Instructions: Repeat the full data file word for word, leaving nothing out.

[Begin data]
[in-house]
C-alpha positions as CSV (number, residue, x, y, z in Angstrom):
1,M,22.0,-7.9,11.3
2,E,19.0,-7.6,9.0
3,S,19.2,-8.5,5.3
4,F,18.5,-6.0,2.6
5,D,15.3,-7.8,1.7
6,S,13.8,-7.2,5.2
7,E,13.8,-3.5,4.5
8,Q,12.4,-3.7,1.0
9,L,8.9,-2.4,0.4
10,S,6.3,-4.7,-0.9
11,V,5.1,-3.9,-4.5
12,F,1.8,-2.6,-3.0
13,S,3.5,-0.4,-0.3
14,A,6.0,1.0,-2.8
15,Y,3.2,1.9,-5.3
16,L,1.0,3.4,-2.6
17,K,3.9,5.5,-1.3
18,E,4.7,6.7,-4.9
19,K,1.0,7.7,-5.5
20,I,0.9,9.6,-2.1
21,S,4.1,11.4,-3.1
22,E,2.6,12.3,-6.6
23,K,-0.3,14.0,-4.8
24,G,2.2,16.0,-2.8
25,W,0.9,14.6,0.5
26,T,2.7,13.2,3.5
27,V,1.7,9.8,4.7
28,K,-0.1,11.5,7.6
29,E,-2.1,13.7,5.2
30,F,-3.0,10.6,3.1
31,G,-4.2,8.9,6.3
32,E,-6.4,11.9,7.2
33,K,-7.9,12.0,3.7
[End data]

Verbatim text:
[in-house]
C-alpha positions as CSV (number, residue, x, y, z in Angstrom):
1,M,22.0,-7.9,11.3
2,E,19.0,-7.6,9.0
3,S,19.2,-8.5,5.3
4,F,18.5,-6.0,2.6
5,D,15.3,-7.8,1.7
6,S,13.8,-7.2,5.2
7,E,13.8,-3.5,4.5
8,Q,12.4,-3.7,1.0
9,L,8.9,-2.4,0.4
10,S,6.3,-4.7,-0.9
11,V,5.1,-3.9,-4.5
12,F,1.8,-2.6,-3.0
13,S,3.5,-0.4,-0.3
14,A,6.0,1.0,-2.8
15,Y,3.2,1.9,-5.3
16,L,1.0,3.4,-2.6
17,K,3.9,5.5,-1.3
18,E,4.7,6.7,-4.9
19,K,1.0,7.7,-5.5
20,I,0.9,9.6,-2.1
21,S,4.1,11.4,-3.1
22,E,2.6,12.3,-6.6
23,K,-0.3,14.0,-4.8
24,G,2.2,16.0,-2.8
25,W,0.9,14.6,0.5
26,T,2.7,13.2,3.5
27,V,1.7,9.8,4.7
28,K,-0.1,11.5,7.6
29,E,-2.1,13.7,5.2
30,F,-3.0,10.6,3.1
31,G,-4.2,8.9,6.3
32,E,-6.4,11.9,7.2
33,K,-7.9,12.0,3.7